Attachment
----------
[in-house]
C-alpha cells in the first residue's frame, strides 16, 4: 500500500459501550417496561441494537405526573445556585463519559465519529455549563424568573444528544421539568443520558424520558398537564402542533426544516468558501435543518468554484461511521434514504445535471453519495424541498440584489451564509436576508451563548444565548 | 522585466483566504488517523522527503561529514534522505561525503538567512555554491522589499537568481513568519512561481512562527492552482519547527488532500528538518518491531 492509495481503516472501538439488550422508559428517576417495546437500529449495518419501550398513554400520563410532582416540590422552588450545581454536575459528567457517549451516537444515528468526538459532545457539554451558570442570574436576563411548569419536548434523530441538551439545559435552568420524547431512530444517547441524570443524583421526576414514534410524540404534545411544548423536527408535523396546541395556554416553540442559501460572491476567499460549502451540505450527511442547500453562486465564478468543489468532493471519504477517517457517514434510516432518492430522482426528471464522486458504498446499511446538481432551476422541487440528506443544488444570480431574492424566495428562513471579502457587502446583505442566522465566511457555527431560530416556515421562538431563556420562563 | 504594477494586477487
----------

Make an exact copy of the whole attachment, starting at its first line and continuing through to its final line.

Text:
[in-house]
C-alpha cells in the first residue's frame, strides 16, 4: 500500500459501550417496561441494537405526573445556585463519559465519529455549563424568573444528544421539568443520558424520558398537564402542533426544516468558501435543518468554484461511521434514504445535471453519495424541498440584489451564509436576508451563548444565548 | 522585466483566504488517523522527503561529514534522505561525503538567512555554491522589499537568481513568519512561481512562527492552482519547527488532500528538518518491531 492509495481503516472501538439488550422508559428517576417495546437500529449495518419501550398513554400520563410532582416540590422552588450545581454536575459528567457517549451516537444515528468526538459532545457539554451558570442570574436576563411548569419536548434523530441538551439545559435552568420524547431512530444517547441524570443524583421526576414514534410524540404534545411544548423536527408535523396546541395556554416553540442559501460572491476567499460549502451540505450527511442547500453562486465564478468543489468532493471519504477517517457517514434510516432518492430522482426528471464522486458504498446499511446538481432551476422541487440528506443544488444570480431574492424566495428562513471579502457587502446583505442566522465566511457555527431560530416556515421562538431563556420562563 | 504594477494586477487